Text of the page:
Researchers to develop methods for discovering new metallic glasses
Bulk metallic glasses, or BMGs, are a new class of metal alloys with a variety of attractive properties. However, applications have lagged because scientists cannot predict which combinations of elements can be cooled from the liquid to yield a glassy atomic alloy structure in large sizes. With a $1.55 million grant from the National Science Foundation, several UW-Madison materials researchers will tightly integrate computation and experiments to develop new methods for accelerated discovery of new metallic glasses with desired properties.
Led by Materials Science and Engineering Professor John Perepezko and Associate Professors Dane Morgan, Izabela Szlufarska and Paul Voyles, the research advances the objectives of the U.S. Materials Genome Initiative.
A BMG can be cooled from the liquid without crystallization, resulting in a glassy, amorphous solid. Now, after more than 20 of alloy development, real applications in areas that include packaging, arterial stents, water purification, and miniature gears and springs finally are on the horizon, in part because because researchers have generated enough known BMGs with a wide spectrum of properties. For example, various BMGs have a variety of attractive properties, including high elastic modulus, yield strength, specific strength, and good biocompatibility.
Researchers can process sufficiently stable BMGs like plastics if they hold the temperature in the supercooled liquid region, resulting in net-shape, seamless forming of complicated shapes by blow molding and rapid fabrication of nanostructures across large areas by hard-mask imprinting. However, with the current state of the art in materials design for BMGs, researchers cannot predict whether a given alloy composition will form a glass. Various empirical, thermodynamic and structural guidelines have been proposed, but none of them reliably predict new glasses.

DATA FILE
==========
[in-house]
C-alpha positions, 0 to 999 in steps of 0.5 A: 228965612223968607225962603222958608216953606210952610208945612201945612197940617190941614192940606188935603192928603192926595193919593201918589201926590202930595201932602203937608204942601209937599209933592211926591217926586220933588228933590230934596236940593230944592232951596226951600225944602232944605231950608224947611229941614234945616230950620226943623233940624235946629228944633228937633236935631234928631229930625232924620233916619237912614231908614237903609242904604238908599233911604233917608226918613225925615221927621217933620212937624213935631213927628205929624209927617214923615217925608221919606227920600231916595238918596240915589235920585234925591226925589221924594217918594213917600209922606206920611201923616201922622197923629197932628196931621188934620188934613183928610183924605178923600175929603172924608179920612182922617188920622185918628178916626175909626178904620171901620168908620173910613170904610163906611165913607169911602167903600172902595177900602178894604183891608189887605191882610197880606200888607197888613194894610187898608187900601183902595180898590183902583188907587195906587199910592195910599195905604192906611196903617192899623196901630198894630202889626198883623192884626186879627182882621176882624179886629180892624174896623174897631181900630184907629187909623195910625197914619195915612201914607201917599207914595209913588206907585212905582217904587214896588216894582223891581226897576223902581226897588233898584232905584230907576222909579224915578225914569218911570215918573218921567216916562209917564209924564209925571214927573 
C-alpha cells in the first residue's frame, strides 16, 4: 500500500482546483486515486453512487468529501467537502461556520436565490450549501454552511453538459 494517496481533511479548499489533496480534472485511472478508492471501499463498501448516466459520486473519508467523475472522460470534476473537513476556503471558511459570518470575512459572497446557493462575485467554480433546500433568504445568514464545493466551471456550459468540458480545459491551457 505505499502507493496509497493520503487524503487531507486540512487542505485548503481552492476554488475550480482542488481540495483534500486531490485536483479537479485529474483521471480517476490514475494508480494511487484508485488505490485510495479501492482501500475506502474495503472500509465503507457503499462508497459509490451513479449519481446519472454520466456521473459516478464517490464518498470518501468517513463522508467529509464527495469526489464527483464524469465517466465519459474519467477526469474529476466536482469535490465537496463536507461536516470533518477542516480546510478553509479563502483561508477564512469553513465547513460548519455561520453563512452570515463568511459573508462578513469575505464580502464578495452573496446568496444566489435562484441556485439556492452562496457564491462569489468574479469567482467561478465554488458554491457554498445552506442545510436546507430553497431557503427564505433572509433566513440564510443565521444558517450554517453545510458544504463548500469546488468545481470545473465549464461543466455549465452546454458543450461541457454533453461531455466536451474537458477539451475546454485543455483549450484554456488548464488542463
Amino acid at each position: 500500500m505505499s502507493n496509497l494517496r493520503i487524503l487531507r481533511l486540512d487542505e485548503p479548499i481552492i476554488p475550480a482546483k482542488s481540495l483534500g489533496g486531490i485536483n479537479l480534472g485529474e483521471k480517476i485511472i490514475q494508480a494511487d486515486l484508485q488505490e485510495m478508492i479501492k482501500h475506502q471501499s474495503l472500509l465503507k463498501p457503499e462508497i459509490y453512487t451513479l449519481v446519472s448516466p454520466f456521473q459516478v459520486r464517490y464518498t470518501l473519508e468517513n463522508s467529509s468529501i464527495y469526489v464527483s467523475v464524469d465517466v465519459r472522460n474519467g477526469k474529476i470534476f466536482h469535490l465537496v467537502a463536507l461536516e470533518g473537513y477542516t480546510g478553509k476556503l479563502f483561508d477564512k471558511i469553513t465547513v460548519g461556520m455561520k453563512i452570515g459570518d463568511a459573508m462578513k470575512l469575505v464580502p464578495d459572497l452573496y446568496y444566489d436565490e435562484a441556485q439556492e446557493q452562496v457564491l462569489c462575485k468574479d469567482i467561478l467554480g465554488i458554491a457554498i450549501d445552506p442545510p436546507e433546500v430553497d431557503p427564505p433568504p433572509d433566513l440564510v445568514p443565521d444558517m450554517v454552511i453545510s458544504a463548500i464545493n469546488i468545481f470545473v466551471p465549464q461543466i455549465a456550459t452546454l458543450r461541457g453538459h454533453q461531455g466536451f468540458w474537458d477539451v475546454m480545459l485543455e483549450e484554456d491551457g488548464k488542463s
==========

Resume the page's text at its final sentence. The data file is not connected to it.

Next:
Predicting glass formation is difficult because it is governed by a complicated interplay between nucleation of the crystal phase(s) and atom dynamics in the supercooled liquid, both of which involve atomic structure that is hard to measure and timescales that are hard to simulate.
In its research, the UW-Madison team will develop new methods for discovering new BMG alloys using an iterative strategy of state-of-the-art experimental and computational tools that advances the objectives of the U.S. Materials Genome Initiative (MGI). Tapping complimentary expertise, the researchers will provide new insight into the contributions to stabilizing BMGs from atom dynamics, transport and crystal nucleation from cluster dynamic simulations starting from experimentally determined refined structures and transformation kinetics. For example, the researchers will apply the new methodology to develop new, bulkier aluminum-based metallic glasses, starting from the aluminum-samarium and aluminum-lathanum systems, stabilized by minor alloying. In the process of developing and applying the methodology, the researchers expect the project will support discovery of new underlying connections between structure and glass formation in metals from the atomic to nanometer scale.
The novel integrated computational and experimental approach, combining structure up to the nanometer scale and the kinetics of both glass formation and crystallization, may be transformative in yielding a unique combination of tools and approaches that may lead to a general method to design new BMGs alloys for a variety of applications.
This project will support the education of students and postdoctoral students in combined experimental and computational materials research in a collaborative environment, and development of outreach materials and demonstrations for younger students and the public through various UW-Madison programs.